Ågren's trees, we must suppose, are the tall straight timber trees of the north... pine or birch, spruce or aspen. But this reminds me that readers, like country folk who depend on wood stoves to get through winter, always have their own motives for coming close to the forest of poetry. Readers are practical in that respect.

And indeed without some motive the reading is apt to be anodyne. In the same way that though we don't much like a friend who wants to change us, we soon grow frustrated with a friend who doesn't have an interest in what we do and plainly doesn't want to do anything with us apart from completing a thin social ritual. Who just wants us on their list.

When I was younger I read vast numbers of poems in that spirit, and it didn't do either them or me much service.


But on this matter of the poem protecting, concealing, or at any rate containing something. It raises a question about honesty in poetry (I am talking about poetry though I think it applies to all the arts).

Ordinary, open, transparent language is the language used by dishonest people. I am one of those. Most often, the dishonest people believe that they are honest.

Wednesday, September 19, 2018

A Journal

Laura and Sasha were talking about writing LOVE on the base of their plastic water bottles, using an indelible marker. The idea was to arouse positive feelings while you drank.

"On Mike's you'd have to write DRYDEN," Laura laughed.

It was true... After two weeks in the wild, the mere mention of the forgotten name sent a shock of joy through my body.

As I confessed to them, this time I had come away rather short of reading matter. Not in terms of quantity. I had reached Jacques Derrida in Mark Lilla's Reckless Thinkers (translated into Spanish), and the defence of Dresden in Scott's Life of Buonaparte. I had whizzed through Drew Milne's Go Figure a couple of times. And I still had my backstop, Shakespeare's Rape of Lucrece.  But still, I felt something was missing.

"I might have a book for you," said Sasha. "Anna and Charlie left some with us."

She went to hunt in her van. "What about Defoe? A Journal of the Plague Year?"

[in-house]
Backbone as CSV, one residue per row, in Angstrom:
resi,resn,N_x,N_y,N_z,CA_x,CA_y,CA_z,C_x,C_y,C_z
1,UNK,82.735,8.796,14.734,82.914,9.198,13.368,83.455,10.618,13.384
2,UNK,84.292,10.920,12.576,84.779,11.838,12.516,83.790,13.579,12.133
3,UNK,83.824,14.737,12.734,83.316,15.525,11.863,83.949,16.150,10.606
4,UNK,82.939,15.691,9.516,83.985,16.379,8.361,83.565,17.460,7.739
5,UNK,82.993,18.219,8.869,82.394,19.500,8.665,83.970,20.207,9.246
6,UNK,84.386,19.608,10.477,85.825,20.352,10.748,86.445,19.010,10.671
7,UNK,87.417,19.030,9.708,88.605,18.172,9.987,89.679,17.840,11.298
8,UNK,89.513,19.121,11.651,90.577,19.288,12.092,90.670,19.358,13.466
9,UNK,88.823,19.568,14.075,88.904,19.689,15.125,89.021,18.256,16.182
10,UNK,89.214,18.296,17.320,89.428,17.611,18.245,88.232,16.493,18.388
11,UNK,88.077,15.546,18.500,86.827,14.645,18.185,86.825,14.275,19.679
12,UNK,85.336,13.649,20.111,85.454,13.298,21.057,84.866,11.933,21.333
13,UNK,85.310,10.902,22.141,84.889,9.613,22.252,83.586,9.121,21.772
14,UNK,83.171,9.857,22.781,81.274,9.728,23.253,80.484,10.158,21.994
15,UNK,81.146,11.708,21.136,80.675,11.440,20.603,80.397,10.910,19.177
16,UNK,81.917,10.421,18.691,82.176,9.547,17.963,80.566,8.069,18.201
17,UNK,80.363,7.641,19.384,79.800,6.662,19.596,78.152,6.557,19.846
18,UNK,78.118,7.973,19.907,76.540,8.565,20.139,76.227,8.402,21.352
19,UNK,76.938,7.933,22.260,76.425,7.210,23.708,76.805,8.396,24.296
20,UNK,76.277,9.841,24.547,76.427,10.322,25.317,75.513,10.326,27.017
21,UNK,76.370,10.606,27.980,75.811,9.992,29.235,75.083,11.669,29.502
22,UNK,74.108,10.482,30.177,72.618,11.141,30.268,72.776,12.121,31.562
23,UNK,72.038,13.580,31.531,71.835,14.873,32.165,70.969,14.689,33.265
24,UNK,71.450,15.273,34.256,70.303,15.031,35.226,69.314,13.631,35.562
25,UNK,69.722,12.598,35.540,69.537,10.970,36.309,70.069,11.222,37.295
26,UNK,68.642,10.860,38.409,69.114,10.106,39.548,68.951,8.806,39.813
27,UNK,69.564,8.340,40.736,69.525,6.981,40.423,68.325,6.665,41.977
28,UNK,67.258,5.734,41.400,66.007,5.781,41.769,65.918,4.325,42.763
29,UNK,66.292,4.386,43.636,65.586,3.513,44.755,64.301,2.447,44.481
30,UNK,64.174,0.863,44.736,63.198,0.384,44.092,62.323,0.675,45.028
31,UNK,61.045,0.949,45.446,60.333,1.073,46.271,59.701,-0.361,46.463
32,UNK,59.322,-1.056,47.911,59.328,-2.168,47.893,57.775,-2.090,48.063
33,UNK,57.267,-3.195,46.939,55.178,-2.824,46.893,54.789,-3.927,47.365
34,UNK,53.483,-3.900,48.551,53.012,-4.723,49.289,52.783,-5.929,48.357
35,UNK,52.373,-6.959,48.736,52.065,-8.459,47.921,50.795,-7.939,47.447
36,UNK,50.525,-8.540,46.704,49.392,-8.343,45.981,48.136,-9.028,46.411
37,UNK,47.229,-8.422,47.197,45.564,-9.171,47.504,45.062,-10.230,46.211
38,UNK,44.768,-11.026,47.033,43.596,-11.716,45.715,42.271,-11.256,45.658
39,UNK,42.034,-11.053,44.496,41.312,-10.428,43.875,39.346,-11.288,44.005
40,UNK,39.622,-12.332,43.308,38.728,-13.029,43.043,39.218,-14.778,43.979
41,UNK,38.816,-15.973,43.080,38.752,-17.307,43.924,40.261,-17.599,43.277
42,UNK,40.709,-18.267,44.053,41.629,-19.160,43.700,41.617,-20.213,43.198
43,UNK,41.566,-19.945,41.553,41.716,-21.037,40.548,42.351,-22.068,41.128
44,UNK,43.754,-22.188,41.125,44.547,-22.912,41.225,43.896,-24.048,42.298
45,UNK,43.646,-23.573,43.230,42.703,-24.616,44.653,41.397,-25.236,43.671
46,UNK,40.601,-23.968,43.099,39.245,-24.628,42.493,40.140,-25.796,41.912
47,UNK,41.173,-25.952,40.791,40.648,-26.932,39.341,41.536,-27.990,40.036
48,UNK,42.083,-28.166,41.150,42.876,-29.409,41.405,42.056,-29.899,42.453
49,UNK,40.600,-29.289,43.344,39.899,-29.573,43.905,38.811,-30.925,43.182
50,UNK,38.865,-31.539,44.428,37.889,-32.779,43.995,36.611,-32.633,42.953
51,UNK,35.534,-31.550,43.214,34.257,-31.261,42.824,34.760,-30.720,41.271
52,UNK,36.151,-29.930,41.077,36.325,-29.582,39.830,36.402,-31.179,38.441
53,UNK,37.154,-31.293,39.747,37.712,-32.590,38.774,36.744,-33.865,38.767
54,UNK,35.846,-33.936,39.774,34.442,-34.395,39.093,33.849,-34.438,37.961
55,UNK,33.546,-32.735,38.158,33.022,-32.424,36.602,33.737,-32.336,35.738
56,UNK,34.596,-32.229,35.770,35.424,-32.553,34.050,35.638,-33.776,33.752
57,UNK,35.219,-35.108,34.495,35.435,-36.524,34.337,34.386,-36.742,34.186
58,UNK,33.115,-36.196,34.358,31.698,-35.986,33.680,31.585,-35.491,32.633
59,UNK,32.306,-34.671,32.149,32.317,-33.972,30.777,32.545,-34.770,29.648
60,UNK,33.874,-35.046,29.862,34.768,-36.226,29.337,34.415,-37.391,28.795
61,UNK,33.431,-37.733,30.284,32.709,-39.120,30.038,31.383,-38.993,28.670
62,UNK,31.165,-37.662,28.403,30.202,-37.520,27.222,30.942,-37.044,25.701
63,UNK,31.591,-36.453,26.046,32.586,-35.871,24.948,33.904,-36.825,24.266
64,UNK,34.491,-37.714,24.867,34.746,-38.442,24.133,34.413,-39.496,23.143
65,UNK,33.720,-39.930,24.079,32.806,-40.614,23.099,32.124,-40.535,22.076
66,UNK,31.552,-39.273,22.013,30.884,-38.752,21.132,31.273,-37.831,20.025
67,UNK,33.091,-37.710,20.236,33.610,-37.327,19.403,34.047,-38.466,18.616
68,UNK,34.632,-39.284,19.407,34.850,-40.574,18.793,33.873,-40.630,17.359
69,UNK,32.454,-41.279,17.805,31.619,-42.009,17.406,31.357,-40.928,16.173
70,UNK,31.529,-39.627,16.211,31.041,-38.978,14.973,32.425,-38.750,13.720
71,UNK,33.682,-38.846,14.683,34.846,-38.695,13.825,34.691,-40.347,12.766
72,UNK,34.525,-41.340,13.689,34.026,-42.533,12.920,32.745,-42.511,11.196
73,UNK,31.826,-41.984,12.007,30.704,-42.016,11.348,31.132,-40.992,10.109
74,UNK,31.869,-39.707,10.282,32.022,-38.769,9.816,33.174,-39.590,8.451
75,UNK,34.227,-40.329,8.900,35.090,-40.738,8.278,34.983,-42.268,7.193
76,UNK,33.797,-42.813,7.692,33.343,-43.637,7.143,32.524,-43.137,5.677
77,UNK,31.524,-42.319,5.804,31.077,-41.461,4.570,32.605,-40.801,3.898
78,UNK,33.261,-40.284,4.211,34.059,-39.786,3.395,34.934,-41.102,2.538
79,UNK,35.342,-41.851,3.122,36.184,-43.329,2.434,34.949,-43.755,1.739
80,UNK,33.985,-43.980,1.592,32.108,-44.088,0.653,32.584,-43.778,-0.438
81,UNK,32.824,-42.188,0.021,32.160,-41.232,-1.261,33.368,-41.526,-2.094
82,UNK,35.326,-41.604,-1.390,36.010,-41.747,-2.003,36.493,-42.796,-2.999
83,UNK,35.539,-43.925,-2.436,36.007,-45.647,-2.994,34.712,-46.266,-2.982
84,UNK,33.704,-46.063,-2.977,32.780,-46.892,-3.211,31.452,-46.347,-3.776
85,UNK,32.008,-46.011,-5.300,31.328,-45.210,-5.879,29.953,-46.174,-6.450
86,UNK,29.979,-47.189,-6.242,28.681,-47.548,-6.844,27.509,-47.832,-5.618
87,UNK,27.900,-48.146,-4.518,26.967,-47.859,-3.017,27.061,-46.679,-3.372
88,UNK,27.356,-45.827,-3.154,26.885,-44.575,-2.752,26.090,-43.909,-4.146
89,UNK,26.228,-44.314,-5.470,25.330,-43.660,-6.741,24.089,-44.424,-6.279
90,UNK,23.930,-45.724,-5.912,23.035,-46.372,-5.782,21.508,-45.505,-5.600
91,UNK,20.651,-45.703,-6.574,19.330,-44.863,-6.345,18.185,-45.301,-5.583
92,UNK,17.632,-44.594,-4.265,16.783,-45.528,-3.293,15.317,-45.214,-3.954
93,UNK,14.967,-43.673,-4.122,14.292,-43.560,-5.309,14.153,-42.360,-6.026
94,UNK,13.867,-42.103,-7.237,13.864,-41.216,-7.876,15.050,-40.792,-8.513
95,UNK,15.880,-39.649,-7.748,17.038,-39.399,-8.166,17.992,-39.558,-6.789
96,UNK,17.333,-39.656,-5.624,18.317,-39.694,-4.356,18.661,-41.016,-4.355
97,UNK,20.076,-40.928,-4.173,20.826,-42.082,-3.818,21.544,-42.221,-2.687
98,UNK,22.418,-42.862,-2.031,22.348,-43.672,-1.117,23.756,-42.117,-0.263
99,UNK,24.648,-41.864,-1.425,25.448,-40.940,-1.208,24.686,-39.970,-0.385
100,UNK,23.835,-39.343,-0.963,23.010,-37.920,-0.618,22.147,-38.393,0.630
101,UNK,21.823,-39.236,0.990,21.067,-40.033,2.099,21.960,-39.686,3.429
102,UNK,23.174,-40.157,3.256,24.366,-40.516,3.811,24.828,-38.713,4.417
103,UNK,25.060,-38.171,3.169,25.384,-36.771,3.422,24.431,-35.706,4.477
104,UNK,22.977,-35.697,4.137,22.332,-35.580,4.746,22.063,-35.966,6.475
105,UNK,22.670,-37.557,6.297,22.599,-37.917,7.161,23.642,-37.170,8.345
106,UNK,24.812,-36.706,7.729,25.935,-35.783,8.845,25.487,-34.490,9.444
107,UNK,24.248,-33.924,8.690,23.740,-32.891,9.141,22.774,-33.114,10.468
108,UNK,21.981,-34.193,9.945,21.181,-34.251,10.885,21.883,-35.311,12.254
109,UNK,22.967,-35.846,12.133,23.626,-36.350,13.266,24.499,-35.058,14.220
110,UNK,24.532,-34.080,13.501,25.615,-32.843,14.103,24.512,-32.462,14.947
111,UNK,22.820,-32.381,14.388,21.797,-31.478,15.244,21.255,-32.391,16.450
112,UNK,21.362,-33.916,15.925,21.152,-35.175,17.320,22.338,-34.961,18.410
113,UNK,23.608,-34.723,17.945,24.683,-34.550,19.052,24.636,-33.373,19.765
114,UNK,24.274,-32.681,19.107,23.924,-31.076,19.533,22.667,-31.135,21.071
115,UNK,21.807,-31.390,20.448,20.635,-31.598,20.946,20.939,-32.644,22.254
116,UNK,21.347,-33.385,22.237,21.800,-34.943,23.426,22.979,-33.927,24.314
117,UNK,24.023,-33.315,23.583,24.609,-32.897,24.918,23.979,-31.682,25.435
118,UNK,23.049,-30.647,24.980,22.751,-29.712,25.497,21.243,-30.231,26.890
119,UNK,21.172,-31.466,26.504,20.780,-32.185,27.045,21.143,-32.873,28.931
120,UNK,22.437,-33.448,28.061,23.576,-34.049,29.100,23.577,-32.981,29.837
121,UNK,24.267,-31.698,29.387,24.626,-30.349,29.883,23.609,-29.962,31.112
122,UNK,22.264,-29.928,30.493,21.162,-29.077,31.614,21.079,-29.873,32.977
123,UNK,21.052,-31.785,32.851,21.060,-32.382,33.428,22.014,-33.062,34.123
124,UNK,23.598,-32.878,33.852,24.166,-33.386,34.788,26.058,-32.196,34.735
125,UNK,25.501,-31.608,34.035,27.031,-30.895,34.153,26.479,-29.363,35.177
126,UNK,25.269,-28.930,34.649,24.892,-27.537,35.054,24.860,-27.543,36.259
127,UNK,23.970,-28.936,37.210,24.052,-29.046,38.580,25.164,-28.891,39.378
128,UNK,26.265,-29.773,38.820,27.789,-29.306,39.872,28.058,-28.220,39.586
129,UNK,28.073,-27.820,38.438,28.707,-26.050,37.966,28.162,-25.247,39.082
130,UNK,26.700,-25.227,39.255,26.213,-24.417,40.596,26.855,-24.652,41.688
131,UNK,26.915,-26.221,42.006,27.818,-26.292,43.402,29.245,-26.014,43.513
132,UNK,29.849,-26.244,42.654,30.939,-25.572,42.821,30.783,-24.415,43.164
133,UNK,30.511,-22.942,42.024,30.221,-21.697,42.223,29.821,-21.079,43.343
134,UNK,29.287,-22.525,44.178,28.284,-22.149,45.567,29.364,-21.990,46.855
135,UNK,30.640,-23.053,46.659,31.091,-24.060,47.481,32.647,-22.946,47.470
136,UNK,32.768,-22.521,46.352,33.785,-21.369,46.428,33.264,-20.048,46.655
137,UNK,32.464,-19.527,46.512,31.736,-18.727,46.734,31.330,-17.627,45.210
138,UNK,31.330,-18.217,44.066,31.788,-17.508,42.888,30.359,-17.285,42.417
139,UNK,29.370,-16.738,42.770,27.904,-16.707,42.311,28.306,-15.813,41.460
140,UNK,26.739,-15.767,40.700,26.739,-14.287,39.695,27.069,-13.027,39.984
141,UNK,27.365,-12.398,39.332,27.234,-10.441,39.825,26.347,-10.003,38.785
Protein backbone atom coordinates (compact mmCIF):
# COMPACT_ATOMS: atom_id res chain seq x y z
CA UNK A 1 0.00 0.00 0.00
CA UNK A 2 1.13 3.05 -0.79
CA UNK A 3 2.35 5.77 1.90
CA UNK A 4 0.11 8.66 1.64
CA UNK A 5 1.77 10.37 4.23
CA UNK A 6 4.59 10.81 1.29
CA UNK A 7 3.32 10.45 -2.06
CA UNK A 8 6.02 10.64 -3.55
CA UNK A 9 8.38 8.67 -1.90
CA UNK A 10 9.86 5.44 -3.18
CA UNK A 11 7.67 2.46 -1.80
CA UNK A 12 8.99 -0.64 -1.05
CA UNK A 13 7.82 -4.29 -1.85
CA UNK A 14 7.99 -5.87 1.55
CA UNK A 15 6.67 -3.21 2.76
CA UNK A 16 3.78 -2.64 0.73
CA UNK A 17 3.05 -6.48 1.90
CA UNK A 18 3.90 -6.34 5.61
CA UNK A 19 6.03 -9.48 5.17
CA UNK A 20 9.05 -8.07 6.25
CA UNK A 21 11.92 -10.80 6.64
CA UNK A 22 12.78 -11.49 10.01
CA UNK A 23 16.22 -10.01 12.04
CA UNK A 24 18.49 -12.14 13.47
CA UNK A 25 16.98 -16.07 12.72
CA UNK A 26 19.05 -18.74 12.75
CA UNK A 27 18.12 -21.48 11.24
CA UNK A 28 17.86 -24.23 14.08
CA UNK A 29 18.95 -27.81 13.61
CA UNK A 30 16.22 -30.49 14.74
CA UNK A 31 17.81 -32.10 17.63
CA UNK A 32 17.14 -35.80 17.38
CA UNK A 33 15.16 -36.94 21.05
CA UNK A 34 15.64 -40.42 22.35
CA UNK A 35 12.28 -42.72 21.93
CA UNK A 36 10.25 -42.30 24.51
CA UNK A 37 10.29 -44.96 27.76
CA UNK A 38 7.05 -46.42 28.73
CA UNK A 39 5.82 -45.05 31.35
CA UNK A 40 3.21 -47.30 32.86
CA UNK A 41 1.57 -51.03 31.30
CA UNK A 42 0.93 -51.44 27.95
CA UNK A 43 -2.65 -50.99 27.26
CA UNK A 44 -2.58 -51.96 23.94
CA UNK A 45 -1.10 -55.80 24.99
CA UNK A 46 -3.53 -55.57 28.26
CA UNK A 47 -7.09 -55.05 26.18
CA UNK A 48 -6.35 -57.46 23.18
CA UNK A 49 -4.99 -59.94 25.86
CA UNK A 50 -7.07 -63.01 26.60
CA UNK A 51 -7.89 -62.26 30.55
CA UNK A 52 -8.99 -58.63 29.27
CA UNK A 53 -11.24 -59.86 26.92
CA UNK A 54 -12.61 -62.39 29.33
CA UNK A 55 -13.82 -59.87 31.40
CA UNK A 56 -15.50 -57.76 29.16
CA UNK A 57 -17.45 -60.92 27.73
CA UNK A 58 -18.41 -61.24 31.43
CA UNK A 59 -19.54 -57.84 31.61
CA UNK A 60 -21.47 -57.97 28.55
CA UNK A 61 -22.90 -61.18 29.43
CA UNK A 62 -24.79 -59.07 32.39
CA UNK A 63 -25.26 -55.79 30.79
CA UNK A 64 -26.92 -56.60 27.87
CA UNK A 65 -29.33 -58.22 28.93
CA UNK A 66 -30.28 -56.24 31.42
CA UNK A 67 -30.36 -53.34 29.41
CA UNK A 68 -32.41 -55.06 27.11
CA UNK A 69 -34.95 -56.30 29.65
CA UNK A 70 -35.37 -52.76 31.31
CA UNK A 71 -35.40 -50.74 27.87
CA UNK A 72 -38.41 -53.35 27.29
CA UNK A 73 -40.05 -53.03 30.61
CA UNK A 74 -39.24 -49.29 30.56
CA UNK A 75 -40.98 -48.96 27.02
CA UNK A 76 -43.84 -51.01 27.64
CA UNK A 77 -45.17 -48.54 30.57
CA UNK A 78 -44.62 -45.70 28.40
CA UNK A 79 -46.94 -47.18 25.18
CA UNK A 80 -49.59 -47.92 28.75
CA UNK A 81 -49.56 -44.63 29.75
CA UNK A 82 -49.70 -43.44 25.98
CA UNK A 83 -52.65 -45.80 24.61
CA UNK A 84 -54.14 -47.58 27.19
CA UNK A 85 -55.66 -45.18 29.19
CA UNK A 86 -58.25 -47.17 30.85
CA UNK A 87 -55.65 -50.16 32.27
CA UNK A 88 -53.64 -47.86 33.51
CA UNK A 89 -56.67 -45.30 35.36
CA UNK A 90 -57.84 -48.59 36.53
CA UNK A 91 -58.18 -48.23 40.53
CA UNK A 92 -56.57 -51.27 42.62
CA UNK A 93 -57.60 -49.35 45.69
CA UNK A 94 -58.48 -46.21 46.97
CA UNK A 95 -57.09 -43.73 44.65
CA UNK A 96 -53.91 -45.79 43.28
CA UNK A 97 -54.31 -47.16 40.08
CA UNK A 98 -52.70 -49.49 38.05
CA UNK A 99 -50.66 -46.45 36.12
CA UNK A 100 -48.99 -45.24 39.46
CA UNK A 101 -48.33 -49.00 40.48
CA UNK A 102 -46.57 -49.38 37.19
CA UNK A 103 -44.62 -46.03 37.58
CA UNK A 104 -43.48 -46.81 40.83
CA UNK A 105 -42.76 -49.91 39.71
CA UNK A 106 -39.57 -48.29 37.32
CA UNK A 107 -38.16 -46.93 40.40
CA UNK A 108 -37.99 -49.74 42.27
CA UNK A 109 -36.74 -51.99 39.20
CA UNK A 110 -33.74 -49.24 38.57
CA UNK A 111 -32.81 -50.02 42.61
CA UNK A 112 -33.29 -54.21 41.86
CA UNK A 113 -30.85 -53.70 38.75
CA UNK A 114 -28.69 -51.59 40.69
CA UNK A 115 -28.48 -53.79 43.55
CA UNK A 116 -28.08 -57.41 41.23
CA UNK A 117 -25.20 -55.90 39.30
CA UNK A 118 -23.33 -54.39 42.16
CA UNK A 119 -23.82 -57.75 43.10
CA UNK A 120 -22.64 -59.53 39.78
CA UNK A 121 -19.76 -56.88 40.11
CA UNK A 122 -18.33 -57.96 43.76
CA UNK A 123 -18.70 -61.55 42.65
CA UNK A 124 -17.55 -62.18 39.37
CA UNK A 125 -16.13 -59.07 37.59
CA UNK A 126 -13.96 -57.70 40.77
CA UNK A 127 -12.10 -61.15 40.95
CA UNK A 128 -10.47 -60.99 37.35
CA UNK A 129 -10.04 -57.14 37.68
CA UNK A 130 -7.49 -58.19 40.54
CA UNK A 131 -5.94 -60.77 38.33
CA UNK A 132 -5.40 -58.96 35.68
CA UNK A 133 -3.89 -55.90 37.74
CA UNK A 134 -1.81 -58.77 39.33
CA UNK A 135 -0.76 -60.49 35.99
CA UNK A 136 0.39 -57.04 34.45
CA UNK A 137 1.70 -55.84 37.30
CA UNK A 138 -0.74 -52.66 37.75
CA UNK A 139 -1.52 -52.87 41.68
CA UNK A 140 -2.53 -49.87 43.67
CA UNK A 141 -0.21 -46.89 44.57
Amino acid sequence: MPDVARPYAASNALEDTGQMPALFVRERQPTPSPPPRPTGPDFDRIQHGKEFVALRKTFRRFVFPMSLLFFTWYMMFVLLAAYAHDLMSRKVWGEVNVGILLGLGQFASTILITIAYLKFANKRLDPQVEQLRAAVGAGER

I was stunned. Trying to articulate what was missing in all these generals and philosophers, I couldn't put it any better than that I wanted a book where men acted like men and not like chessmen. Defoe, of course, fitted the bill perfectly.


The great plague of 1665 turned out to be the last major outbreak of bubonic plague in the UK. Defoe couldn't know this. His 1722 book had, indeed, partly an eye to fears aroused by contemporary outbreaks in Europe.

Overall, such epidemics are in decline, especially in the west. But still, AIDS (or "sida" as they call it in Spain) is a recent and deadly plague. Among communities of gay men the scale of loss in the 1980s was at least comparable to what Defoe described in his docufaction.

Tom Crewe: "Here was a plague"...


By September, though, with the plague at its most ferocious, Defoe's imperturbable narrative recalls... Well, the only analogy I can think of is population-processors of the Einsatzgruppen type... (Though Death and his scythe would have been the natural image then.)

The confusion among the people, especially within the city, at that time, was inexpressible. The terror was so great at last that the courage of the people appointed to carry away the dead began to fail them; nay, several of them died, although they had the distemper before and were recovered, and some of them dropped down when they have been carrying the bodies even at the pit side, and just ready to throw them in; and this confusion was greater in the city because they had flattered themselves with hopes of escaping, and thought the bitterness of death was past. One cart, they told us, going up Shoreditch was forsaken of the drivers, or being left to one man to drive, he died in the street; and the horses going on overthrew the cart, and left the bodies, some thrown out here, some there, in a dismal manner. Another cart was, it seems, found in the great pit in Finsbury Fields, the driver being dead, or having been gone and abandoned it, and the horses running too near it, the cart fell in and drew the horses in also. It was suggested that the driver was thrown in with it and that the cart fell upon him, by reason his whip was seen to be in the pit among the bodies; but that, I suppose, could not be certain.
In our parish of Aldgate the dead-carts were several times, as I have heard, found standing at the churchyard gate full of dead bodies, but neither bellman or driver or any one else with it; neither in these or many other cases did they know what bodies they had in their cart, for sometimes they were let down with ropes out of balconies and out of windows, and sometimes the bearers brought them to the cart, sometimes other people; nor, as the men themselves said, did they trouble themselves to keep any account of the numbers.


By this stage Defoe has so accustomed us to inhabiting his plague city that we feel only a slight crescendo of horror. The numbers numb. We are ready to assent to universal destruction, and can only wonder that any are left to witness it.

But new waves of the destitute keep stepping up to man the deathcarts , though no longer to quarantine the infected houses; what was the point, when the whole street had died?


And yet, as even this extract shows, there is a certain resistance to apocalypse in its sturdy placenames. Defoe's book is about a living city, though pictured in its extremity.

We know from the start that the book's narrator survives his close brush with Death. So he curiously recalls Robinson Crusoe, but relocated from a desert island to a world that is simultaneously peopled and empty. So do the three heroes of the inset narrative, who set up their tents and shelters in Epping forest, and parley with initially hostile natives.